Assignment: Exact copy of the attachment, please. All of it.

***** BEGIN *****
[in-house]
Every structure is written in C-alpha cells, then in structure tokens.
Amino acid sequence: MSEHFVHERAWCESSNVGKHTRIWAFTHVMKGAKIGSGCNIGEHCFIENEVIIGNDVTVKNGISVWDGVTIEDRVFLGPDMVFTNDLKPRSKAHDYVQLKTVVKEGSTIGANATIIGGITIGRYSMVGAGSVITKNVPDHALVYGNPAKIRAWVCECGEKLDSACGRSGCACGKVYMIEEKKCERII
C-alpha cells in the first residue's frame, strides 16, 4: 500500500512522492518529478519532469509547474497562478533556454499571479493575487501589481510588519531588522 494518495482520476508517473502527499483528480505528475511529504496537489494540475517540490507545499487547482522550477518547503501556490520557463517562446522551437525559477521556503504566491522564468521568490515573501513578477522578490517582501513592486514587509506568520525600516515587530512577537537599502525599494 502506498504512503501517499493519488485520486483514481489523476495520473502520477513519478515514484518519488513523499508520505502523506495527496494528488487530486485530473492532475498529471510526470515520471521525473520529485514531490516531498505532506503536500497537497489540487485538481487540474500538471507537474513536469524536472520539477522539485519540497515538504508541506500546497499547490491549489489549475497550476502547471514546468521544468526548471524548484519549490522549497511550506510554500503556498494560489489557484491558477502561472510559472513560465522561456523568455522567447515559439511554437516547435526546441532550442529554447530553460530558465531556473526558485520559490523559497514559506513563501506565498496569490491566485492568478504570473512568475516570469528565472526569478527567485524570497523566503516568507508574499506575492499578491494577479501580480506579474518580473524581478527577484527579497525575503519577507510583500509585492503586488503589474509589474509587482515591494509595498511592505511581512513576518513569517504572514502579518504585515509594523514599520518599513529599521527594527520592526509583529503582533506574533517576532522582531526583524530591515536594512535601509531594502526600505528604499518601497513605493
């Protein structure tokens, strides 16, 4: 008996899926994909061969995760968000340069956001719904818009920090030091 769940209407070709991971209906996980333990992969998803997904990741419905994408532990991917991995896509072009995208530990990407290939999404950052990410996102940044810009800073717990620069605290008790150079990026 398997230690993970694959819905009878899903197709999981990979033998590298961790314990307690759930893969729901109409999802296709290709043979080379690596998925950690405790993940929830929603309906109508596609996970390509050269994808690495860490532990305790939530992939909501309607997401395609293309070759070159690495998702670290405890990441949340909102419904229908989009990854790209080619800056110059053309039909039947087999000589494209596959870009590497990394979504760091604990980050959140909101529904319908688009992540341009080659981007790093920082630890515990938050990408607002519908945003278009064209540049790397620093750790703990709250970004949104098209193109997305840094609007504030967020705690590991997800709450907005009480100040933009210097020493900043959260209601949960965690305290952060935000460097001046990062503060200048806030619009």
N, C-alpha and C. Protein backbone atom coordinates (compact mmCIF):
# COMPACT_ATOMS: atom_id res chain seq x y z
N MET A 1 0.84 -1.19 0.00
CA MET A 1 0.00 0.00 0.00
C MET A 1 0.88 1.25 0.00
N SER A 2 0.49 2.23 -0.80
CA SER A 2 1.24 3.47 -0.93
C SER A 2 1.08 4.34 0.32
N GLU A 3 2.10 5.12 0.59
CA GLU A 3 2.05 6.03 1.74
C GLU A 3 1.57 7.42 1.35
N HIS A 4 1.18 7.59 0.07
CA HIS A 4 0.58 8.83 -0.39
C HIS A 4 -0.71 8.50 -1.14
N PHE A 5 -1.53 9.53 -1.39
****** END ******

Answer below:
[in-house]
Every structure is written in C-alpha cells, then in structure tokens.
Amino acid sequence: MSEHFVHERAWCESSNVGKHTRIWAFTHVMKGAKIGSGCNIGEHCFIENEVIIGNDVTVKNGISVWDGVTIEDRVFLGPDMVFTNDLKPRSKAHDYVQLKTVVKEGSTIGANATIIGGITIGRYSMVGAGSVITKNVPDHALVYGNPAKIRAWVCECGEKLDSACGRSGCACGKVYMIEEKKCERII
C-alpha cells in the first residue's frame, strides 16, 4: 500500500512522492518529478519532469509547474497562478533556454499571479493575487501589481510588519531588522 494518495482520476508517473502527499483528480505528475511529504496537489494540475517540490507545499487547482522550477518547503501556490520557463517562446522551437525559477521556503504566491522564468521568490515573501513578477522578490517582501513592486514587509506568520525600516515587530512577537537599502525599494 502506498504512503501517499493519488485520486483514481489523476495520473502520477513519478515514484518519488513523499508520505502523506495527496494528488487530486485530473492532475498529471510526470515520471521525473520529485514531490516531498505532506503536500497537497489540487485538481487540474500538471507537474513536469524536472520539477522539485519540497515538504508541506500546497499547490491549489489549475497550476502547471514546468521544468526548471524548484519549490522549497511550506510554500503556498494560489489557484491558477502561472510559472513560465522561456523568455522567447515559439511554437516547435526546441532550442529554447530553460530558465531556473526558485520559490523559497514559506513563501506565498496569490491566485492568478504570473512568475516570469528565472526569478527567485524570497523566503516568507508574499506575492499578491494577479501580480506579474518580473524581478527577484527579497525575503519577507510583500509585492503586488503589474509589474509587482515591494509595498511592505511581512513576518513569517504572514502579518504585515509594523514599520518599513529599521527594527520592526509583529503582533506574533517576532522582531526583524530591515536594512535601509531594502526600505528604499518601497513605493
């Protein structure tokens, strides 16, 4: 008996899926994909061969995760968000340069956001719904818009920090030091 769940209407070709991971209906996980333990992969998803997904990741419905994408532990991917991995896509072009995208530990990407290939999404950052990410996102940044810009800073717990620069605290008790150079990026 398997230690993970694959819905009878899903197709999981990979033998590298961790314990307690759930893969729901109409999802296709290709043979080379690596998925950690405790993940929830929603309906109508596609996970390509050269994808690495860490532990305790939530992939909501309607997401395609293309070759070159690495998702670290405890990441949340909102419904229908989009990854790209080619800056110059053309039909039947087999000589494209596959870009590497990394979504760091604990980050959140909101529904319908688009992540341009080659981007790093920082630890515990938050990408607002519908945003278009064209540049790397620093750790703990709250970004949104098209193109997305840094609007504030967020705690590991997800709450907005009480100040933009210097020493900043959260209601949960965690305290952060935000460097001046990062503060200048806030619009």
N, C-alpha and C. Protein backbone atom coordinates (compact mmCIF):
# COMPACT_ATOMS: atom_id res chain seq x y z
N MET A 1 0.84 -1.19 0.00
CA MET A 1 0.00 0.00 0.00
C MET A 1 0.88 1.25 0.00
N SER A 2 0.49 2.23 -0.80
CA SER A 2 1.24 3.47 -0.93
C SER A 2 1.08 4.34 0.32
N GLU A 3 2.10 5.12 0.59
CA GLU A 3 2.05 6.03 1.74
C GLU A 3 1.57 7.42 1.35
N HIS A 4 1.18 7.59 0.07
CA HIS A 4 0.58 8.83 -0.39
C HIS A 4 -0.71 8.50 -1.14
N PHE A 5 -1.53 9.53 -1.39